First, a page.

The comparison with the EURODAC database for law enforcement purposes is strictly limited to the prevention, detection or investigation of terrorist offences as defined in the Council Framework Decision on combating terrorism (2002/475/JHA) and of other serious criminal offences as defined in the Council Framework Decision on the European Arrest Warrant (2002/584/JHA). It excludes that the EURODAC database be searched by law enforcement authorities on a systematic basis and prohibits them from sharing personal data obtained with third countries, organisations or entities. It also lays down strict security measures to ensure the security of personal data processed and establishes supervision of the processing activities by independent public data protection authorities. In addition, an extensive monitoring and evaluation mechanism of the proposal is foreseen.
The proposal provides the necessary safeguards to ensure the respect of fundamental rights and thus fully complies with the Charter of Fundamental Rights of the European Union.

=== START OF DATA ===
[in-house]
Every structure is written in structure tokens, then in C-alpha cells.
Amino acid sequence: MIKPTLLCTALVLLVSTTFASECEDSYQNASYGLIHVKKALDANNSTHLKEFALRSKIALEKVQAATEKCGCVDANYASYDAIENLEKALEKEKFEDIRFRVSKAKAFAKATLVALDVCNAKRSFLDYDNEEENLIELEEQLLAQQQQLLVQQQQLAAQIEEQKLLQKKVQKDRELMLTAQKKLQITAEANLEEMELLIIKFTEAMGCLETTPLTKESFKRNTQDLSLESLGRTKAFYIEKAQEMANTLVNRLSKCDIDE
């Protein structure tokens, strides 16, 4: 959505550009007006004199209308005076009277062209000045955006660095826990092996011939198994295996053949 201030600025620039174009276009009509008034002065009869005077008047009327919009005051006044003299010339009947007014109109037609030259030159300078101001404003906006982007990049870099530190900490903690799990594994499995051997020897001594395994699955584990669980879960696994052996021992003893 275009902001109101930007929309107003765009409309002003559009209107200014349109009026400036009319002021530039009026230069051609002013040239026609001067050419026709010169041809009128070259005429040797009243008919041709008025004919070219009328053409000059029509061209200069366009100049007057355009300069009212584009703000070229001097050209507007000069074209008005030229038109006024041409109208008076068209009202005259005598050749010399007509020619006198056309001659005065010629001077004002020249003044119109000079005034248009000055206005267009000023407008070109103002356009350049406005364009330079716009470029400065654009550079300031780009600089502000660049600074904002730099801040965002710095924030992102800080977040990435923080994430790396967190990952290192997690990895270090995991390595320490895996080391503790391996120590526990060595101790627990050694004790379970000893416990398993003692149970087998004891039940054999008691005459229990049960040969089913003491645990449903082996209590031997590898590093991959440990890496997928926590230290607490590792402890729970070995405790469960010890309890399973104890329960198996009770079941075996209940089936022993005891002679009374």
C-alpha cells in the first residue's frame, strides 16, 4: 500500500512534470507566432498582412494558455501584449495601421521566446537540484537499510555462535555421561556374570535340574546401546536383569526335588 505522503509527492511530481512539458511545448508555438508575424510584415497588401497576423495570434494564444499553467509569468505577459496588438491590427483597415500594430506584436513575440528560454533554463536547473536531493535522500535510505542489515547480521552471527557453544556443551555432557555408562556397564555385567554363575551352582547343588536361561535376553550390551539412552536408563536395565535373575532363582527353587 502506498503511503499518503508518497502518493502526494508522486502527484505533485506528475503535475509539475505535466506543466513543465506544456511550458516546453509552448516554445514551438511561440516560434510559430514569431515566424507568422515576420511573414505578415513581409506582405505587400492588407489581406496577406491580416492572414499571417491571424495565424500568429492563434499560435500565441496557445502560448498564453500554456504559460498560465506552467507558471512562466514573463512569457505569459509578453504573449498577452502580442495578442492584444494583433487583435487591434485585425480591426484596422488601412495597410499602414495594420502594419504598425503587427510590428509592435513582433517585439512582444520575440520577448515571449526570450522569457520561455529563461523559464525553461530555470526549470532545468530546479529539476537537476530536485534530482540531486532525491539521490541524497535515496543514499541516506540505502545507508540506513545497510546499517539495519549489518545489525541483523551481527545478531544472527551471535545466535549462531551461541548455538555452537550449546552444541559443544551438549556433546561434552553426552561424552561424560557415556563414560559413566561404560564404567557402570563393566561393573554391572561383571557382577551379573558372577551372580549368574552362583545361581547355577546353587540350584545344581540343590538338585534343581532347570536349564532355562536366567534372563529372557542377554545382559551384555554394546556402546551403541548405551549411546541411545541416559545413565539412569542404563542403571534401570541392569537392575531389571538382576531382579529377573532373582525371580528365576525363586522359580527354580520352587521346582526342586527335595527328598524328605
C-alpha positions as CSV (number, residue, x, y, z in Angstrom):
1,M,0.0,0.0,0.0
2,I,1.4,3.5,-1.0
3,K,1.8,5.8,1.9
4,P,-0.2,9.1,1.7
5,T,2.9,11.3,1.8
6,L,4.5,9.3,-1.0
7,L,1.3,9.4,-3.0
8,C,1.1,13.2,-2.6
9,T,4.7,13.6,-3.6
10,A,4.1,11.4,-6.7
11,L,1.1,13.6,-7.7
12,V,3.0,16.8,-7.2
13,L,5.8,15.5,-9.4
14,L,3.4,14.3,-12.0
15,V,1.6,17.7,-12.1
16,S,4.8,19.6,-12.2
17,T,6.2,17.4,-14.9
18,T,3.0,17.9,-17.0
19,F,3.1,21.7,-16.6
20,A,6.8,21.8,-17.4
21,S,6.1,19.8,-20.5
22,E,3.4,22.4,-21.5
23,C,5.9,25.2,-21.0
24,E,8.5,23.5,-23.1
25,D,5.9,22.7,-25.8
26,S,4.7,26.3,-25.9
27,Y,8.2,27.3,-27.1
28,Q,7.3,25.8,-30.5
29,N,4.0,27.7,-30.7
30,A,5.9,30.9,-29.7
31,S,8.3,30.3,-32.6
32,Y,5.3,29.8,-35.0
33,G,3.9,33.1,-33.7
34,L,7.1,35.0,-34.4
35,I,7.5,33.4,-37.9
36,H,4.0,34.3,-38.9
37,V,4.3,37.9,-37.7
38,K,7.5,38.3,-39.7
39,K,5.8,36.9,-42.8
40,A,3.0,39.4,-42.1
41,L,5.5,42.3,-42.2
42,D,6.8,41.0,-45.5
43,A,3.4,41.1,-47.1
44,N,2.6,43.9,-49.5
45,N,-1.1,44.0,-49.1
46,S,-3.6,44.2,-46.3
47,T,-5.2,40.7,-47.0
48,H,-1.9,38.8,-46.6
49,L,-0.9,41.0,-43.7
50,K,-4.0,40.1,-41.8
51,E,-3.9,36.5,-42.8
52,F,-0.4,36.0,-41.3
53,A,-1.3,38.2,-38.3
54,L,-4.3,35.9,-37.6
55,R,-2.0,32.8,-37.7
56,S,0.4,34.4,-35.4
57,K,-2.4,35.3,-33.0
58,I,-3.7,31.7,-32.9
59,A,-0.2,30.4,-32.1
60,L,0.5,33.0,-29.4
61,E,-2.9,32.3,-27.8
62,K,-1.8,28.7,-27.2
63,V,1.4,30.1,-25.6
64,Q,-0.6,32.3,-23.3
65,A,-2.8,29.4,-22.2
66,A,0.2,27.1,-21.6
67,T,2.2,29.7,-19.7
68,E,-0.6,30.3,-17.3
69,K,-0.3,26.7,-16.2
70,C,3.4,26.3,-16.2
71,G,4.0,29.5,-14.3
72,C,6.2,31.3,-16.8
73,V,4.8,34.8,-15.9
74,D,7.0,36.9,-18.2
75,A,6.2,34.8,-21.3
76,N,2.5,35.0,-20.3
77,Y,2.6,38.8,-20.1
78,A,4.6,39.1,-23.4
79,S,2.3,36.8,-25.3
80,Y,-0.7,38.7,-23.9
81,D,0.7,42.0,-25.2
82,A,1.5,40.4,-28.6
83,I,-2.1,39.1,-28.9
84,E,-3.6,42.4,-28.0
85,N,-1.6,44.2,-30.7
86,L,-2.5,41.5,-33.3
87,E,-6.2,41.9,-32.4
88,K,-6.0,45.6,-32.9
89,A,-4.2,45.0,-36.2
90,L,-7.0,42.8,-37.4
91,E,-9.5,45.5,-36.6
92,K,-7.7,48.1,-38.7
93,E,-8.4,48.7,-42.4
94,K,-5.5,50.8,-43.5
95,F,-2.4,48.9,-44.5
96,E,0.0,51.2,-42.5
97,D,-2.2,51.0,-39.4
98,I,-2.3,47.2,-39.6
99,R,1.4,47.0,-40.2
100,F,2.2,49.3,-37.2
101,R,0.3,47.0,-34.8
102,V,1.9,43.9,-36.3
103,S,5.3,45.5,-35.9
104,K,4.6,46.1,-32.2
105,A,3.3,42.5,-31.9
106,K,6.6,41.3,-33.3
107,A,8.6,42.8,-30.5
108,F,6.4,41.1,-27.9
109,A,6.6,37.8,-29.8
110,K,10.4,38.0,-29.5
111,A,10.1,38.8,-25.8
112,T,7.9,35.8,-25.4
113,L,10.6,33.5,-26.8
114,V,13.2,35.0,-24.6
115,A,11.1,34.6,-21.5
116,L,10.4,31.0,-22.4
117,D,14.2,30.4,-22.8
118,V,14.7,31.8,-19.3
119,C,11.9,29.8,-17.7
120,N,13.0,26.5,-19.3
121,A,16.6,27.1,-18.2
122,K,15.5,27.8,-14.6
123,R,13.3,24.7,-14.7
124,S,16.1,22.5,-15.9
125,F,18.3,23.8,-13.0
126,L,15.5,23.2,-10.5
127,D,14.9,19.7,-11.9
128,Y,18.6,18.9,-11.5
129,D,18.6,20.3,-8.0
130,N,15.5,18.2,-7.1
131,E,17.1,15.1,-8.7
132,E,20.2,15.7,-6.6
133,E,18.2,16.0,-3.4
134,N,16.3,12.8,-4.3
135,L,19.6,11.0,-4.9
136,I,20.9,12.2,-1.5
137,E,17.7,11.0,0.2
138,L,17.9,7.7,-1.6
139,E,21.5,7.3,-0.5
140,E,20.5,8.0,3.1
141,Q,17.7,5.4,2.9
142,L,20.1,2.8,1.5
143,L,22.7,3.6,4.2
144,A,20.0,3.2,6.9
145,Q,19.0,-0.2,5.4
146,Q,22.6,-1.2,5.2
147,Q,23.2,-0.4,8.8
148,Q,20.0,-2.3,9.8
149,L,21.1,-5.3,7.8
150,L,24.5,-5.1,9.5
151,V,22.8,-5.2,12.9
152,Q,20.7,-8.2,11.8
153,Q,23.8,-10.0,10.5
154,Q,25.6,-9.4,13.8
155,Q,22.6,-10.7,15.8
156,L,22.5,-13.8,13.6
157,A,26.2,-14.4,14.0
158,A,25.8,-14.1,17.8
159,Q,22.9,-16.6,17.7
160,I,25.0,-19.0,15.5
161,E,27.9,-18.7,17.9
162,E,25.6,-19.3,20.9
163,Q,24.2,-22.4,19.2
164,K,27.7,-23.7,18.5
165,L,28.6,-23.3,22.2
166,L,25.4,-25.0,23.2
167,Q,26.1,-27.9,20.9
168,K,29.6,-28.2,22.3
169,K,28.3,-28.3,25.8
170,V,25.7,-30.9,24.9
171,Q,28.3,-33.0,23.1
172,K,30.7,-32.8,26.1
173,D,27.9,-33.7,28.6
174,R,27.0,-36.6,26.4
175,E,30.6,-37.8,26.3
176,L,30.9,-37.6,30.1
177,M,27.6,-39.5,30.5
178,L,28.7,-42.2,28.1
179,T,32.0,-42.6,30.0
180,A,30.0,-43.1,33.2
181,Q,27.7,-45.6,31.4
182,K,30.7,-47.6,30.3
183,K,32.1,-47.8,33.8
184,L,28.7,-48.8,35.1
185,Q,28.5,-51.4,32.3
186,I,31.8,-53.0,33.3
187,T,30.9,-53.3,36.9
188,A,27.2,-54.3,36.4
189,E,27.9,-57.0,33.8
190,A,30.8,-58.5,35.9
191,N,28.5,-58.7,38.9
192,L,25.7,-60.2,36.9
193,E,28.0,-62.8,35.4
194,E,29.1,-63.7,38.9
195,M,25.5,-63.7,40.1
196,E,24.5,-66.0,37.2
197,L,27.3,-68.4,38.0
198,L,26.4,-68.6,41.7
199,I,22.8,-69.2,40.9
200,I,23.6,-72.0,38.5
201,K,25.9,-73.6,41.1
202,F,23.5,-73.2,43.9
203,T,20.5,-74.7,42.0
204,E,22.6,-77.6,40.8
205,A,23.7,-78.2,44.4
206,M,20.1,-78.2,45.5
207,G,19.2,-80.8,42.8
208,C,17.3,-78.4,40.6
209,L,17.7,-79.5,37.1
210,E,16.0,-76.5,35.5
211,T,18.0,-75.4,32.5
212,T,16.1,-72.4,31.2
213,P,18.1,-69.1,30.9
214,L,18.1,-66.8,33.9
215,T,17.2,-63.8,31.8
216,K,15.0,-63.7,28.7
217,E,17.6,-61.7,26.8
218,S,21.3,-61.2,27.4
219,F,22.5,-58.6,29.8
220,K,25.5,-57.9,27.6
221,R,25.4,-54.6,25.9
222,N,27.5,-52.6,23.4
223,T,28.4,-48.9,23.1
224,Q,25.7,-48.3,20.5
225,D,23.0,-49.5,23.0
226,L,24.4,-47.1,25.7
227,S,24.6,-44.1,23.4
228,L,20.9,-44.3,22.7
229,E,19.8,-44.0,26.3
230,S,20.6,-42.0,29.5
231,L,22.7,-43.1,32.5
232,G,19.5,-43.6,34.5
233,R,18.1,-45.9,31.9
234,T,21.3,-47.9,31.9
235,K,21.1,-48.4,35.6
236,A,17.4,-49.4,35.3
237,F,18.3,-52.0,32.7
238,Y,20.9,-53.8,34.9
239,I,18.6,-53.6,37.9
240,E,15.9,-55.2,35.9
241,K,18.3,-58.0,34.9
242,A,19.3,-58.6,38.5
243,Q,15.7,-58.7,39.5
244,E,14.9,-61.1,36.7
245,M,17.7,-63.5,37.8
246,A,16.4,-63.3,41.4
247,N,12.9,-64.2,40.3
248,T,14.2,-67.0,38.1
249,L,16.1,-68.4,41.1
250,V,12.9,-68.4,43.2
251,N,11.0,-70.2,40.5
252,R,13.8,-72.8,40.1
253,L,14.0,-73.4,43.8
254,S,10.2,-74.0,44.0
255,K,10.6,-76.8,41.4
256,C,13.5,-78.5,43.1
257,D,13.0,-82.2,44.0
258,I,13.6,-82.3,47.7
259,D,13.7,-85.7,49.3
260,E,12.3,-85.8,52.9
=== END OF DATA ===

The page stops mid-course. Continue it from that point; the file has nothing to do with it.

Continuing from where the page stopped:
CEAS: What is the state of play?
The EU is working towards the establishment of a comprehensive Common European Asylum System (CEAS) by 2012 (a deadline set by the Stockholm Programme). The CEAS aims to set up a common area of protection and solidarity based on a common asylum procedure and a uniform status for people who have been granted international protection.
The Commission has proposed to reform the legislative framework which will form the basis of the CEAS- It consists of three Directives and two Regulations. The European Parliament and the Council adopted the first of these proposals, the Qualification Directive, on 24 November 2011.
The other instruments (the Asylum Procedures Directive, the Reception Conditions Directive, the Dublin II Regulation and the latest EURODAC Regulation) are still under intense negotiations in the European Parliament and in the Council.
Progress has been made under the Danish Presidency and discussions in trilogue between the Council, the European Parliament and the European Commission are under way, which makes a global deal feasible by the end of the year.
For more information
Homepage of Cecilia Malmström, Commissioner for Home Affairs:
DG Home Affairs Newsroom: